Canada Entering the Eclectic Universe of Pianist Stephen Hough
From Havana, a Snapshot of Cuban Music
The UK première of The Pianist of Willesden Lane opens at the St. James’s Theatre London on 20 January 2016 and runs until 27 February.
‘BETWEEN TWO WORLDS’: AN INTERVIEW WITH VIOLINIST TIANWA YANG
The dramatic growth in the number of talented artists of Asian origin has been one of the outstanding features of classical music today, indeed sufficiently important to influence the focus of major recording companies and media. Traditionally, the road to exposure for young Asian artists, and violinists in particular, has been straightforward: move to America, gain entrance into Juilliard or Curtis from an early age, and let their budding musical and technical skills be honed by the great teachers. This was the route taken by Kyung Wha Chung originally, and later Cho Liang Lin and Sarah Chang, among many others.
If one looks at the career of 28-year-old Chinese violinist Tianwa Yang, one would think that she must be cut from standard cloth. After all, her virtuoso skills are pristine and her recordings for Naxos, the most enterprising being the complete violin compositions of Pablo Sarasate, have received the highest praise. They have often been cited as a model of ‘the art of the violin’ for their technical accuracy, perception and emotional commitment. Of her more than 20 recordings, she has also received the ECHO Klassic 2015 award as Violin Instrumentalist of the Year for Ysaÿe’s Sonatas for Solo Violin. Yet Ms Yang did all her early studies in China, and in fact did not want to study in America. She recoils at the term ‘virtuoso’ being used to describe her talents, showing almost no interest in the ‘International Violin Olympiad’, as she aptly calls it. Rather, her dream from her teens was to study German chamber music in Germany, and that is eventually what she did. It is a long jump from Schubert to Sarasate or Paganini, so when she visited Vancouver to play Paganini’s 2nd Concerto, I was more than a little intrigued, especially since she apparently had not touched the work for over a decade.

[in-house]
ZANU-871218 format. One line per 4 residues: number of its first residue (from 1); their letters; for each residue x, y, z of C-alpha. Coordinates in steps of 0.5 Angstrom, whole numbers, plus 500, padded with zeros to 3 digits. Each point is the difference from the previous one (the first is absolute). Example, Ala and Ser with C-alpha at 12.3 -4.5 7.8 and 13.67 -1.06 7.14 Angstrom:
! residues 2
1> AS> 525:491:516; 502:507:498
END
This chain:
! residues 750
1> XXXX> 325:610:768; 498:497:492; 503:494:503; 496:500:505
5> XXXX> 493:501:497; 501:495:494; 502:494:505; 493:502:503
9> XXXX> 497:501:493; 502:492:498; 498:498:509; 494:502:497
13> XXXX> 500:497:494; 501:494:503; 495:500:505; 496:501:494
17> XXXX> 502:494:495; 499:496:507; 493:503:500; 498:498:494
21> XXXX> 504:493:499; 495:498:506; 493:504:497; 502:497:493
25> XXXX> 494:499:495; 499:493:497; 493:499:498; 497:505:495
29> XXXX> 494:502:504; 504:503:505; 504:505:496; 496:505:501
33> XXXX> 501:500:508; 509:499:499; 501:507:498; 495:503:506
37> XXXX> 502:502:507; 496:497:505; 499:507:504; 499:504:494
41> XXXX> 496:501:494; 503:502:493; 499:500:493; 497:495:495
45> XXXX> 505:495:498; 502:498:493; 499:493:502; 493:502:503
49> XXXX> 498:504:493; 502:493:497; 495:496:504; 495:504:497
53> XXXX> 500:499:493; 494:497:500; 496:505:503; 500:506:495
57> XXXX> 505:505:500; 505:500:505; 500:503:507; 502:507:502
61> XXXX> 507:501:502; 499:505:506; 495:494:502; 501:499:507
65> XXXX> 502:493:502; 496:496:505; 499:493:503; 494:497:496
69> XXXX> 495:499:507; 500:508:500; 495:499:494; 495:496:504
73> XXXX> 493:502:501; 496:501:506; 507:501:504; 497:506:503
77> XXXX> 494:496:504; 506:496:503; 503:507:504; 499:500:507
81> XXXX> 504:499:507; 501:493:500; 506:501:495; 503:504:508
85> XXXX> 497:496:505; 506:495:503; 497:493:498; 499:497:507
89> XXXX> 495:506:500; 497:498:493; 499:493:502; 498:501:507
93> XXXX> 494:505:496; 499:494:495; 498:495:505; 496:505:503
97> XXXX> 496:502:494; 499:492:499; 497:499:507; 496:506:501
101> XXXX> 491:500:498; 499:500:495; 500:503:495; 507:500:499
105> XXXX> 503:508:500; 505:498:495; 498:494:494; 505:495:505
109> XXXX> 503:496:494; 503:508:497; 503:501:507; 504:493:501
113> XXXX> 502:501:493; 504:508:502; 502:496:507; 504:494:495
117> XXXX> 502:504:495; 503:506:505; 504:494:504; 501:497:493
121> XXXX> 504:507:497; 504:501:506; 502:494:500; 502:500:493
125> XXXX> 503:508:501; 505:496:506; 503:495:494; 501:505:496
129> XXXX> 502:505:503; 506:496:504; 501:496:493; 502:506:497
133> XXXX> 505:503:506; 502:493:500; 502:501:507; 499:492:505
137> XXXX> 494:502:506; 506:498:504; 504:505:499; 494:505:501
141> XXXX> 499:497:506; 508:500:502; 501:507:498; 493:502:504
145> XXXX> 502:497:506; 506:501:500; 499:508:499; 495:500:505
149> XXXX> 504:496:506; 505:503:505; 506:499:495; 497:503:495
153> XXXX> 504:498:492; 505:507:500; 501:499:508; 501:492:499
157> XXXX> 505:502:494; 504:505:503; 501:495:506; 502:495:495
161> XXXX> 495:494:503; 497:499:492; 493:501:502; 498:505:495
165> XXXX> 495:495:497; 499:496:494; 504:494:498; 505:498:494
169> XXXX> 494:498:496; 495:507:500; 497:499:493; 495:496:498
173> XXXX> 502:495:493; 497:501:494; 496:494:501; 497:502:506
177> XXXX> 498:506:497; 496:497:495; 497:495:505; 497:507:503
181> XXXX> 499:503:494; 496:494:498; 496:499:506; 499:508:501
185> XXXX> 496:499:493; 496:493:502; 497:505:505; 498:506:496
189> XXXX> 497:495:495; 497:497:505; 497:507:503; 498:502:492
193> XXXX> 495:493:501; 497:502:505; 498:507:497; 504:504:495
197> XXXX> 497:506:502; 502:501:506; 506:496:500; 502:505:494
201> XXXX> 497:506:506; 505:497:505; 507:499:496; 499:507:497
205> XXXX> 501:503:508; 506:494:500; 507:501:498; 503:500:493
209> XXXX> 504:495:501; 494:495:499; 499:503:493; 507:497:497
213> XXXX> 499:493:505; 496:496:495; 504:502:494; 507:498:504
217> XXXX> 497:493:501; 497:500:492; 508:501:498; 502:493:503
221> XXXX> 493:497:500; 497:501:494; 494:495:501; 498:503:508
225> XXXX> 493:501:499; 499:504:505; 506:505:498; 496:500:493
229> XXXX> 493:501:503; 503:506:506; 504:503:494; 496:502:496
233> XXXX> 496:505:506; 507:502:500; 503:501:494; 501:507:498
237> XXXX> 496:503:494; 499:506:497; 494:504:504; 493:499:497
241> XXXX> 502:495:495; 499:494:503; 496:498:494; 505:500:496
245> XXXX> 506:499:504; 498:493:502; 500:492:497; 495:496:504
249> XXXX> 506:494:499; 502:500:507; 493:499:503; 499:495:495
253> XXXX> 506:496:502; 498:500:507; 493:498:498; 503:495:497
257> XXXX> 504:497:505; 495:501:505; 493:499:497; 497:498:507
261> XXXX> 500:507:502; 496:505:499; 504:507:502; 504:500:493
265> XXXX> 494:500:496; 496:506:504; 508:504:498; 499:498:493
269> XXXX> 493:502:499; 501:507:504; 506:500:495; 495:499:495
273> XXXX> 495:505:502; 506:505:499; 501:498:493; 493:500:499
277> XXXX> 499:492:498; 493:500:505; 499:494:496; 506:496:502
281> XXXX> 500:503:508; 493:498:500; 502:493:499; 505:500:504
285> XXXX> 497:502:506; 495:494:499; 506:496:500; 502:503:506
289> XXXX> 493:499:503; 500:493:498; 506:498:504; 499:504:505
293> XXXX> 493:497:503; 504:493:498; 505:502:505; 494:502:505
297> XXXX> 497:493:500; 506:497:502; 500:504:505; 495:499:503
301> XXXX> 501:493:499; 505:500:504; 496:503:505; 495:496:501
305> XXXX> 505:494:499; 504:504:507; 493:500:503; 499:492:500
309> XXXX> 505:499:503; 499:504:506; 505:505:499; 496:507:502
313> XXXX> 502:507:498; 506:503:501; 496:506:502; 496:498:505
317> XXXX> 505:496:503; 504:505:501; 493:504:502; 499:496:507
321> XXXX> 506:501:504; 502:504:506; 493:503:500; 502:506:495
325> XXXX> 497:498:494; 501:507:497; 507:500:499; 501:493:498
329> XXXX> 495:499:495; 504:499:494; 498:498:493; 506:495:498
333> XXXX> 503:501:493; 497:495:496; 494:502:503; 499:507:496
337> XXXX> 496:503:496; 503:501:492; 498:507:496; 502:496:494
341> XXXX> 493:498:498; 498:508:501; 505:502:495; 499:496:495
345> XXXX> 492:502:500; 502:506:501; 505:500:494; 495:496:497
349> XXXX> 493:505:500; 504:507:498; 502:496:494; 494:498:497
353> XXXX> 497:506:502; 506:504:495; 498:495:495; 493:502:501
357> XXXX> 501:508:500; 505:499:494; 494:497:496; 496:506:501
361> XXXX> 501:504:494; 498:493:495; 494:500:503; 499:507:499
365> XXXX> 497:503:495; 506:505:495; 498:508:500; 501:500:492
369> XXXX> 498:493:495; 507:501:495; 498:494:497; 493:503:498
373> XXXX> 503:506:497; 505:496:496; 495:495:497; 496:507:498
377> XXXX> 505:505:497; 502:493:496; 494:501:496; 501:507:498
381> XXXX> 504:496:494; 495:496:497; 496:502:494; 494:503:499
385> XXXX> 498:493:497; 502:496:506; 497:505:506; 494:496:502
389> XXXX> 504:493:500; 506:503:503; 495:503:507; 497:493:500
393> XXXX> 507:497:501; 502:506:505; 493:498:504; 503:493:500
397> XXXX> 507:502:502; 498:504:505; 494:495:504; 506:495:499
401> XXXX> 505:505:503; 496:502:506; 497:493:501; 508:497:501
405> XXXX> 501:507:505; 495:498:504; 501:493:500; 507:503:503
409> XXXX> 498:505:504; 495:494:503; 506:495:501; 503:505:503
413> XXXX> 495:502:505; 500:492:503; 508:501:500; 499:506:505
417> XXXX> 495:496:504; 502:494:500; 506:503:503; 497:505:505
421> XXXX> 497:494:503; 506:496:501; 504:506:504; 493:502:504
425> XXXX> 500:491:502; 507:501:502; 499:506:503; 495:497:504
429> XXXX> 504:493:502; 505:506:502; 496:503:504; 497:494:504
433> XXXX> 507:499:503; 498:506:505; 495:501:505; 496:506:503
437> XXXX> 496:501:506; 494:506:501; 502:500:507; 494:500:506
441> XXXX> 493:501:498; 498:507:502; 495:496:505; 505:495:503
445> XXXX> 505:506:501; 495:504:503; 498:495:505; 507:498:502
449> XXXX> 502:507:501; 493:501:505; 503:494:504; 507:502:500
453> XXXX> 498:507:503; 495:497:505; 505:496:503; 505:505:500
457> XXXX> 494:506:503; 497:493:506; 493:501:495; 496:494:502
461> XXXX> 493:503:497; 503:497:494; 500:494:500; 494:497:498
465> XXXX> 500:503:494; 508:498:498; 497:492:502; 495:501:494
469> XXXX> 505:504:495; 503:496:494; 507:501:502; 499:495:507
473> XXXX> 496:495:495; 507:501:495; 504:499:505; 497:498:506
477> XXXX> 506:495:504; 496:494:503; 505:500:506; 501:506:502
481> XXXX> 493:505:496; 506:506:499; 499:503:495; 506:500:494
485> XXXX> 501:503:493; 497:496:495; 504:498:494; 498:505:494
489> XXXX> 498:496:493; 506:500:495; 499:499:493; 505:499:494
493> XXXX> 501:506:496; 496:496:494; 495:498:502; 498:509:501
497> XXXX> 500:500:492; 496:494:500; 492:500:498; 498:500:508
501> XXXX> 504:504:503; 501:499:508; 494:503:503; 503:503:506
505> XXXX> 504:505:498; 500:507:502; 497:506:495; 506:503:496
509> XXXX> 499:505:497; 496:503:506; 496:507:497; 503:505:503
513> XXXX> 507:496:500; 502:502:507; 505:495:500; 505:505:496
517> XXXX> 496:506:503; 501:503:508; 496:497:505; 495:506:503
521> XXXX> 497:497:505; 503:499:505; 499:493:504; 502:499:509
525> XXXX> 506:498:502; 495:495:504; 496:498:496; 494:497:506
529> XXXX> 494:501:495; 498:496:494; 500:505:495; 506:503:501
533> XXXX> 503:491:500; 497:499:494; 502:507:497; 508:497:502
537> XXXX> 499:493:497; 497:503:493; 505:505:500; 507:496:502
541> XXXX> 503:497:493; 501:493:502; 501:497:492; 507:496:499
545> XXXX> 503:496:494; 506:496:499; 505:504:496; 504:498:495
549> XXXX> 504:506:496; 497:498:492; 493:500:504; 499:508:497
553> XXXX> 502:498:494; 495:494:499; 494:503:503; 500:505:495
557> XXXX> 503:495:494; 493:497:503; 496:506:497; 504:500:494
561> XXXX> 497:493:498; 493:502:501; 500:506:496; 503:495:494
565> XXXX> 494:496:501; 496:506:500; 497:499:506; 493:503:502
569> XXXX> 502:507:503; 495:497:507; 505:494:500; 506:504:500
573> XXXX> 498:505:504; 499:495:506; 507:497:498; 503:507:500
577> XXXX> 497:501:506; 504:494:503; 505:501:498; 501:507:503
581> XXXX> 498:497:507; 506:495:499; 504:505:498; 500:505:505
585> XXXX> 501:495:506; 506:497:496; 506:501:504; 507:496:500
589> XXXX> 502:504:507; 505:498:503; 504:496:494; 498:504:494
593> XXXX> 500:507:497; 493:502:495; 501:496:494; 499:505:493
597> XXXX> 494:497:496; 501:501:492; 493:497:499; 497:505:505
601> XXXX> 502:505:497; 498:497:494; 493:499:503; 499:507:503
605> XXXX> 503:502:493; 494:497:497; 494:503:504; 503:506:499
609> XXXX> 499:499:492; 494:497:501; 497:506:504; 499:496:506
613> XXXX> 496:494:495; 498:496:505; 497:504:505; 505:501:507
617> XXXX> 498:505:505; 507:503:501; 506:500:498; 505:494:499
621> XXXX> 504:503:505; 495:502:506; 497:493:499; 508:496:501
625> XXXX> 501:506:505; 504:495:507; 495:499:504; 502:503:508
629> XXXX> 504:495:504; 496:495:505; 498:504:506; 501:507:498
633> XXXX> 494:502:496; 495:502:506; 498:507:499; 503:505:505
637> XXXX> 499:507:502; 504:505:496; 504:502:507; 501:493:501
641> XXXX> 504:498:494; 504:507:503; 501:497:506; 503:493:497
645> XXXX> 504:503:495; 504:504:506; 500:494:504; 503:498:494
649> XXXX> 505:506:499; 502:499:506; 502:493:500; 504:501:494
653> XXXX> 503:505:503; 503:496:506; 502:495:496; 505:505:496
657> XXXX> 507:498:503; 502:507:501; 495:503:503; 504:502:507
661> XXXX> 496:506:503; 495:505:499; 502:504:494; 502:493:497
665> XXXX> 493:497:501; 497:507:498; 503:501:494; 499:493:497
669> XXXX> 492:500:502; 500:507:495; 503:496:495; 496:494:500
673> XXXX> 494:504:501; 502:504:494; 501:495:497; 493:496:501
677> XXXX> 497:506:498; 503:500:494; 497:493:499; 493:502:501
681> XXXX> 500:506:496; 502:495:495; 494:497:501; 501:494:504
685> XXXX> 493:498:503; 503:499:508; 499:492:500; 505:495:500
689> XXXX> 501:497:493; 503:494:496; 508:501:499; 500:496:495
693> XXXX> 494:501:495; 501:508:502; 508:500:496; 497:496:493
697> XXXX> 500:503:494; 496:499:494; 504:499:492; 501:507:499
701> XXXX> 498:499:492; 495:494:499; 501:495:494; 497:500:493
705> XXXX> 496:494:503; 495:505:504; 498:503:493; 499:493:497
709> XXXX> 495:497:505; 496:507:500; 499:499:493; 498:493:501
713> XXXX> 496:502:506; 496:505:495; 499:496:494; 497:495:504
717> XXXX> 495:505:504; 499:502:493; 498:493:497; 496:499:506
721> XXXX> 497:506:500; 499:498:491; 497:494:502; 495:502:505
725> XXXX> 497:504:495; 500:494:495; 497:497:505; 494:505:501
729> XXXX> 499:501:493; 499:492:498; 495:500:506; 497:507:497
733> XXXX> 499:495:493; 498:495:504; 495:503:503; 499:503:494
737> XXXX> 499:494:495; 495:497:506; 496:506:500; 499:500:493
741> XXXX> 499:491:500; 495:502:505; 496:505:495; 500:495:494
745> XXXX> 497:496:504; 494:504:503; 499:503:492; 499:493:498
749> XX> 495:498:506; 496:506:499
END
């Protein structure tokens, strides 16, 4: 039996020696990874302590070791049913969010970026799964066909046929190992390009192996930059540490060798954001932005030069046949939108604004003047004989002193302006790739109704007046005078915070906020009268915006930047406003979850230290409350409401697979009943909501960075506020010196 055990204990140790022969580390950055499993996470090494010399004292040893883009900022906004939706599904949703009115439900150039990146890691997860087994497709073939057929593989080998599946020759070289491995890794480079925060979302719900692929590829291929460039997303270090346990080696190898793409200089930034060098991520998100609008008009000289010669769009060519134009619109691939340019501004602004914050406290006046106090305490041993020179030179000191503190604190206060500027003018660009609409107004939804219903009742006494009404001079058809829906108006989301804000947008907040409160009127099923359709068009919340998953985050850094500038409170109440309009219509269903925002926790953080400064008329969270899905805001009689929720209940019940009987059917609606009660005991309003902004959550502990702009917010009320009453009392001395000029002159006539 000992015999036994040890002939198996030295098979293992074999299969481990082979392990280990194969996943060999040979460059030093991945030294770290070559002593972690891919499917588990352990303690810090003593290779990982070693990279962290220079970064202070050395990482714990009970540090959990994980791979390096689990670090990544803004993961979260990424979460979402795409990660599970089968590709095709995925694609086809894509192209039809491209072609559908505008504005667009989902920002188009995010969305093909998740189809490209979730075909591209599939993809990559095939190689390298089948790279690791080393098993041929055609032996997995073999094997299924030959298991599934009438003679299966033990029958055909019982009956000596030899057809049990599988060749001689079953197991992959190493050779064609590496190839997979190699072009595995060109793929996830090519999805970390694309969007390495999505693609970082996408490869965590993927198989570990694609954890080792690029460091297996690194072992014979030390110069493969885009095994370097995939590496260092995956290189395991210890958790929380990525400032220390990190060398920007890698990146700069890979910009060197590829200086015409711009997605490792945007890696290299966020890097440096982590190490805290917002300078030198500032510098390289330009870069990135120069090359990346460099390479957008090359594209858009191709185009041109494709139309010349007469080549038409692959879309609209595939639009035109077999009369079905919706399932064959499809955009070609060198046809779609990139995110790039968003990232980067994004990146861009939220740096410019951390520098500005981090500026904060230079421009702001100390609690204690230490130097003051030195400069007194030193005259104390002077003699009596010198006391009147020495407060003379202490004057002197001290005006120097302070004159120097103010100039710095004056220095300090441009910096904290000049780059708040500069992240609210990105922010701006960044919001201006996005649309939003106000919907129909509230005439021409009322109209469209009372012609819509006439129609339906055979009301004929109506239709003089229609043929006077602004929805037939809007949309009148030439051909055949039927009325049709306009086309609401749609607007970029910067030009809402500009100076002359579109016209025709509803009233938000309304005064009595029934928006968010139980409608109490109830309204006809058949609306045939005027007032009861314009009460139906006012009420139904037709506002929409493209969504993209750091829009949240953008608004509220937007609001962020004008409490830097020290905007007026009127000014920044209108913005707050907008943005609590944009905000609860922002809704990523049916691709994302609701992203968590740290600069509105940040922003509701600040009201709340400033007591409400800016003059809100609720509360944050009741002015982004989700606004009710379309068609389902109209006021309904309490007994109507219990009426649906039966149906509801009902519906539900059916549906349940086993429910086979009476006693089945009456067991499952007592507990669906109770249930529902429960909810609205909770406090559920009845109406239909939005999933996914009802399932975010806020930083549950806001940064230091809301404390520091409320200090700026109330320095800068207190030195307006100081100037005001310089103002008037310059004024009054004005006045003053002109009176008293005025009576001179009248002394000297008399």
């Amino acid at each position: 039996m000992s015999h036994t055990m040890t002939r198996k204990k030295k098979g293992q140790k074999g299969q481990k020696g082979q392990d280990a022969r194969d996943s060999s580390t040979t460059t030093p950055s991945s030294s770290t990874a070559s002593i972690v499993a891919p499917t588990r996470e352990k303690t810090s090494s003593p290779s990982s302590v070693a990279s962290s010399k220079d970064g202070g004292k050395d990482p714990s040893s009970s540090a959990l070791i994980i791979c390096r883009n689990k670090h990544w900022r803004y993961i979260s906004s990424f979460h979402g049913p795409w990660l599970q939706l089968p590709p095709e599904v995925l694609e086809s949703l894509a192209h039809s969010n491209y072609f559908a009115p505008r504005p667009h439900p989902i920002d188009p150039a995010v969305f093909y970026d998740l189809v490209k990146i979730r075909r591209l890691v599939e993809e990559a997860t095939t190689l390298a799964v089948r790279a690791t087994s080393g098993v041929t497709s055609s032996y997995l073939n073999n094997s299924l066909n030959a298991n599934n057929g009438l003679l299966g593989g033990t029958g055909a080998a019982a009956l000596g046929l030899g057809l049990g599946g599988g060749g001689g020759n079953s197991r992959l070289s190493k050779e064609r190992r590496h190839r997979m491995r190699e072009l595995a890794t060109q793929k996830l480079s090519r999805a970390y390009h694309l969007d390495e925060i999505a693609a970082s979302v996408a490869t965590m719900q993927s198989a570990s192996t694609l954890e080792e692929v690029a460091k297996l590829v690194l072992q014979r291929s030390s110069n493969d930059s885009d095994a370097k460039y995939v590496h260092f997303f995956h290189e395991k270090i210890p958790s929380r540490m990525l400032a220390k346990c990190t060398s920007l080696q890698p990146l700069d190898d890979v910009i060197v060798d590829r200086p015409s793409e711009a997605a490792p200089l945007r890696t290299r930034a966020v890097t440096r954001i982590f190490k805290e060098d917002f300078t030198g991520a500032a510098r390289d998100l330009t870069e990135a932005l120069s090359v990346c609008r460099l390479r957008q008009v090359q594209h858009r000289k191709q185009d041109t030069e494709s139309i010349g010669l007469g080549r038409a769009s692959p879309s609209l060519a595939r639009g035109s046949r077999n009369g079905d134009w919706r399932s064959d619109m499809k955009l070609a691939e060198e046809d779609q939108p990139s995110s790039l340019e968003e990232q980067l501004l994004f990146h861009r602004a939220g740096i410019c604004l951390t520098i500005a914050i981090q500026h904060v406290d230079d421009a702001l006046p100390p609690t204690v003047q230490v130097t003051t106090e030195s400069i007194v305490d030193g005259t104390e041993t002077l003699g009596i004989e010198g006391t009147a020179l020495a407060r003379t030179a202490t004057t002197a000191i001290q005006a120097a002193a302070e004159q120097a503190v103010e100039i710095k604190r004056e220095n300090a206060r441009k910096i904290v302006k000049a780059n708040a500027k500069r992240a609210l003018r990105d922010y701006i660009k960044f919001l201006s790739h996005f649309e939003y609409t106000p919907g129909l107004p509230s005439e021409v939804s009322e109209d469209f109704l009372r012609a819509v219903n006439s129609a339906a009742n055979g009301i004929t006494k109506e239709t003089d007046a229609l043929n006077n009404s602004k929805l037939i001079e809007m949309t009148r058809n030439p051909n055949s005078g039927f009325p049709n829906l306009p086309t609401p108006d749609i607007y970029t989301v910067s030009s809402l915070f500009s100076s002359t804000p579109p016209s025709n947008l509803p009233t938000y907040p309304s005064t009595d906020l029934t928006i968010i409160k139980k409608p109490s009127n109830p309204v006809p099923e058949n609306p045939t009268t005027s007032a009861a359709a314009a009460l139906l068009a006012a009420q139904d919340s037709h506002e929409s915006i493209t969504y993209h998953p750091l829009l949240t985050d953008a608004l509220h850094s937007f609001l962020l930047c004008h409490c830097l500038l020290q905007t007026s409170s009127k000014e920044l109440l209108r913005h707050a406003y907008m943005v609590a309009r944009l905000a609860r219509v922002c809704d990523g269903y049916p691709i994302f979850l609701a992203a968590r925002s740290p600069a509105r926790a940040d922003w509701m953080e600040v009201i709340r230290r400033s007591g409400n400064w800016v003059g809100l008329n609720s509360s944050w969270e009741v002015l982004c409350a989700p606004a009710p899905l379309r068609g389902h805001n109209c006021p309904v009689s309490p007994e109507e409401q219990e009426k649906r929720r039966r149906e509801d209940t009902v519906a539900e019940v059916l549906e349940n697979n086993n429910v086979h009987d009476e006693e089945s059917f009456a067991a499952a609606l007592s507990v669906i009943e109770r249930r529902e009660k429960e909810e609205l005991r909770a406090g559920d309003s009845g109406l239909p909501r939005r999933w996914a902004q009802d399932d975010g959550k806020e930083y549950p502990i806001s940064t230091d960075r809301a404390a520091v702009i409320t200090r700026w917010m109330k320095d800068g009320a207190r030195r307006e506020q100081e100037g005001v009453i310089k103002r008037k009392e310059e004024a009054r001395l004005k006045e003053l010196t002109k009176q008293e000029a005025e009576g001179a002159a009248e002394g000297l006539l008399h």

INTERVIEW WITH BERTRAND CHAMAYOU
Bruce Dickey on the Cornetto and the Vespers
For four decades, Bruce Dickey has almost single-handedly pioneered the resurgence of the cornetto, an instrument forgotten for centuries but absolutely essential to faithful historical performance. He has been a fixture at the Schola Cantorum Basiliensis, leading new students of the instrument forward. In 2000, the Historic Brass Society awarded him the prestigious Christopher Monk Award for ‘his monumental work in cornetto performance, historical performance practice and musicological scholarship’.
United Kingdom Sir David Willcocks, CBE, MC. 30 December 1919 – 17 September 2015
Canada New Energy in Early Music in the Pacific Northwest: An Interview with Matthew White